By Blake Neff
New video released by the Young America’s Foundation shows students, faculty, and administrators at California State University, Los Angeles discussing the possibility of keeping conservative speakers off campus in response to an event last February that was aggressively disrupted by liberal protesters.
The video was recorded, apparently surreptitiously, by an attendee at a May 17 “healing space” event that was held to discuss journalist Ben Shapiro’s visit to the campus in February, which was sponsored by a local YAF chapter. CSULA president William Covino attempted to cancel the event at the last minute after it provoked student protest, but backed down when Shapiro said he would show up on campus regardless and give his scheduled speech.
Shapiro’s speech, titled “When Diversity Becomes A Problem,” was marred by disruptions, as dozens of students blockaded the door to the auditorium he was speaking in, forcing many attendees to arrive through a back entrance (which was eventually blocked as well). A fire alarm was also pulled during the event in an apparent effort to shut it down, and even once the event was over attendees struggled to get out of the building because exits remained blocked by demonstrators.
Shapiro and YAF sued CSULA last week, claiming the public college had violated their constitutional right to freedom of speech.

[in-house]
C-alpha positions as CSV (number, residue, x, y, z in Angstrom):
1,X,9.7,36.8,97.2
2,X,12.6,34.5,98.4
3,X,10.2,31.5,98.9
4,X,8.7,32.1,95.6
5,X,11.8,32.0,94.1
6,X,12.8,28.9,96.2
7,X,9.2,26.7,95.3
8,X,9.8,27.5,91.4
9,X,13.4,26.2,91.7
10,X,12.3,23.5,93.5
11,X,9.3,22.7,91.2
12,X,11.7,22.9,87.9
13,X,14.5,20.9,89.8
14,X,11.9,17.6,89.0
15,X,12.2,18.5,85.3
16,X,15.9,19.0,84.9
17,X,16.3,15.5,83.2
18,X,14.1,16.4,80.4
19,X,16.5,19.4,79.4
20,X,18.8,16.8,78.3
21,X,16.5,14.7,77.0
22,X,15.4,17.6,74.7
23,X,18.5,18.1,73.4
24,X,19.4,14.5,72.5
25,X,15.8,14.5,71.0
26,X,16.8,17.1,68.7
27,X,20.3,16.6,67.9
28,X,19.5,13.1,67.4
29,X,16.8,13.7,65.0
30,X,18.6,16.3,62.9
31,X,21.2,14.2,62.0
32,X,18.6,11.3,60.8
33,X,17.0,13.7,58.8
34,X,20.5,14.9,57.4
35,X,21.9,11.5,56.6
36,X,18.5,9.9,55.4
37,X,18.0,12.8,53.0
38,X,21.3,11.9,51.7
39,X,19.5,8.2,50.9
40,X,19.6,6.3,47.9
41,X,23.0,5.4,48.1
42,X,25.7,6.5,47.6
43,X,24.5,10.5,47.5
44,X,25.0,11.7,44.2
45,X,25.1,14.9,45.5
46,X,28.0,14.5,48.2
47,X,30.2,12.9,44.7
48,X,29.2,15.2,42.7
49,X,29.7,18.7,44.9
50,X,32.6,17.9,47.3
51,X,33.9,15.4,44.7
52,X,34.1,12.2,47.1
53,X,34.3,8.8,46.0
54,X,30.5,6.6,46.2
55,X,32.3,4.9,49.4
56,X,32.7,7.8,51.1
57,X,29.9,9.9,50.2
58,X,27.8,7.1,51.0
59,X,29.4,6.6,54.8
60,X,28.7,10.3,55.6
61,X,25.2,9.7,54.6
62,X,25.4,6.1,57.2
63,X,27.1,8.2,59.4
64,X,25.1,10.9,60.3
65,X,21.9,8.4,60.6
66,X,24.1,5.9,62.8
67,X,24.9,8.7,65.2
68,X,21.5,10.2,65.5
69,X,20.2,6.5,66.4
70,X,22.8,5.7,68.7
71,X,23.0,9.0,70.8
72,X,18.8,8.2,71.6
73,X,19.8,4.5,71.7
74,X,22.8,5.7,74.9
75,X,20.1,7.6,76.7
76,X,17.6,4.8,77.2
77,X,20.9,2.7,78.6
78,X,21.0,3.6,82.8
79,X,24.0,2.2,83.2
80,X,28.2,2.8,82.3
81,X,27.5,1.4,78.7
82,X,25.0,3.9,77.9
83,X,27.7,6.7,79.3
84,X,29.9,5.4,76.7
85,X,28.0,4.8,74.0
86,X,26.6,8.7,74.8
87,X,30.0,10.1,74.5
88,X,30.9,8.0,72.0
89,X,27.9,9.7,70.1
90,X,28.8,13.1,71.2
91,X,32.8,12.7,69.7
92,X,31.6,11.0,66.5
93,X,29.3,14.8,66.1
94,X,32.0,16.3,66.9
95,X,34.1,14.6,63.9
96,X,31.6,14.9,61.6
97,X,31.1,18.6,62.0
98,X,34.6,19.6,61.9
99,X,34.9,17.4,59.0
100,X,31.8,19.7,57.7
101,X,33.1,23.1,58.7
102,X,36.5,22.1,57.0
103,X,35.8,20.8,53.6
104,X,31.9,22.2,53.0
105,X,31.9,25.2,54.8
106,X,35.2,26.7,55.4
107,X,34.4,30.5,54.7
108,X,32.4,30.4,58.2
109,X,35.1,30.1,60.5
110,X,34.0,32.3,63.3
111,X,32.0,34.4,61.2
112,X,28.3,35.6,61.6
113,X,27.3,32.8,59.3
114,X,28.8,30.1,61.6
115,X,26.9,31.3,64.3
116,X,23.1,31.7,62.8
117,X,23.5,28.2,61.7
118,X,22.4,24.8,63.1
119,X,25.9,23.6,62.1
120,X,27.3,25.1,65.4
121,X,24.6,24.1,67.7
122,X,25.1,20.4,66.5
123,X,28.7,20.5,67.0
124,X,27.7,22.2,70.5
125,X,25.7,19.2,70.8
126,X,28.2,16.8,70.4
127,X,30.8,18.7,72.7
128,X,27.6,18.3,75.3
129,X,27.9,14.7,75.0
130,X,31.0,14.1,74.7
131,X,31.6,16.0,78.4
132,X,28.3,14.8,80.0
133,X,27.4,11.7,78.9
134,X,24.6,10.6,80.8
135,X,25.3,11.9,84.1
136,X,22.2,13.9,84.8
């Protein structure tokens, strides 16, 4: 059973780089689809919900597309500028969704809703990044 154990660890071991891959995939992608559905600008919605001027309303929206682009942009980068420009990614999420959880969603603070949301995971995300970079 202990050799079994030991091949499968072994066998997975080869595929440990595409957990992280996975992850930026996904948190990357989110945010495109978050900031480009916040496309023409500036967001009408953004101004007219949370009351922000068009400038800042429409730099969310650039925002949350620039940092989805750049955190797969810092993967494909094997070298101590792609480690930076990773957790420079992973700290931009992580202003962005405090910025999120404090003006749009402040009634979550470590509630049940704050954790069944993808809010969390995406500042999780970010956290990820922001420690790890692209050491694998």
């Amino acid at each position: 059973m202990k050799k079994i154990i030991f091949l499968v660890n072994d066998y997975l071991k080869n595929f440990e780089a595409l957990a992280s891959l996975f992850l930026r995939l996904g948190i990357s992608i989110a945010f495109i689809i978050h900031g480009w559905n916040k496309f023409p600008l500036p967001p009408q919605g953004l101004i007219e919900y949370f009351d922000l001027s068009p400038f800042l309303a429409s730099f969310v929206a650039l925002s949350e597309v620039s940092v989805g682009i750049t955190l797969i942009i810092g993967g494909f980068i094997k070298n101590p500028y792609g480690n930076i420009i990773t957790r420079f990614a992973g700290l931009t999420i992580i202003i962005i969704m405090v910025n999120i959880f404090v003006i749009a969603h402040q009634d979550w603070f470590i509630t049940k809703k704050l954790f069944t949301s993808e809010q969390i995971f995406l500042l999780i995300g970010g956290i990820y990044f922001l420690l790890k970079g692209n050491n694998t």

But according to the new video released by YAF, many at the school believe the blame for the incident lies with YAF because it brought a provocative speaker to campus, and some think action should be taken to prevent such provocations in the future.
The video shows about two and a half minutes of excerpts from the May 17 “healing space” the school held, over two and a half months after the original event. Early in the video, President Covino assures attendees that he “would have never invited Ben Shapiro to campus. Never!”
The problem, Covino said, was that Shapiro was invited by students and his event was funded by students. The solution, he suggested, was finding a way to modify school policies to limit the ability of students to bring speakers to campus who would cause problems.
“Shouldn’t we think about a kind of policy or process or set of criteria that the students get behind, and say for future events … for us as a student body to support an event, it’s gotta have these elements,” Covino says. “I think that process would be helpful for us.” At least in the currently-available excerpt (YAF told The Daily Caller News Foundation an unedited 40-minute video would be released Friday morning), it is not clear what “elements” Covino was thinking of requiring.
One student at the discussion asks Covino whether YAF would be allowed to host more events in the future, and Covino acknowledges that, unfortunately, that will probably be the case.
“I’m convinced that there will be a ‘next time,’” he says. “Very tragically and unfortunately, we’re in a kind of climate nationally and locally, in which this kind of provocation is encouraged.”
A professor attending the meeting, pan-African studies department chair Melina Abdullah, laments that by letting Shapiro speak, Covino had allowed a “neo-Nazi” to come on campus.
“I get he’s Jewish, so that’s ironic that I’m calling him a neo-Nazi, right, but that’s basically what he is,” Abdullah says. “What I’m hearing is students come into my office, and feeling traumatized, feeling brutalized, physically, emotionally, and mentally.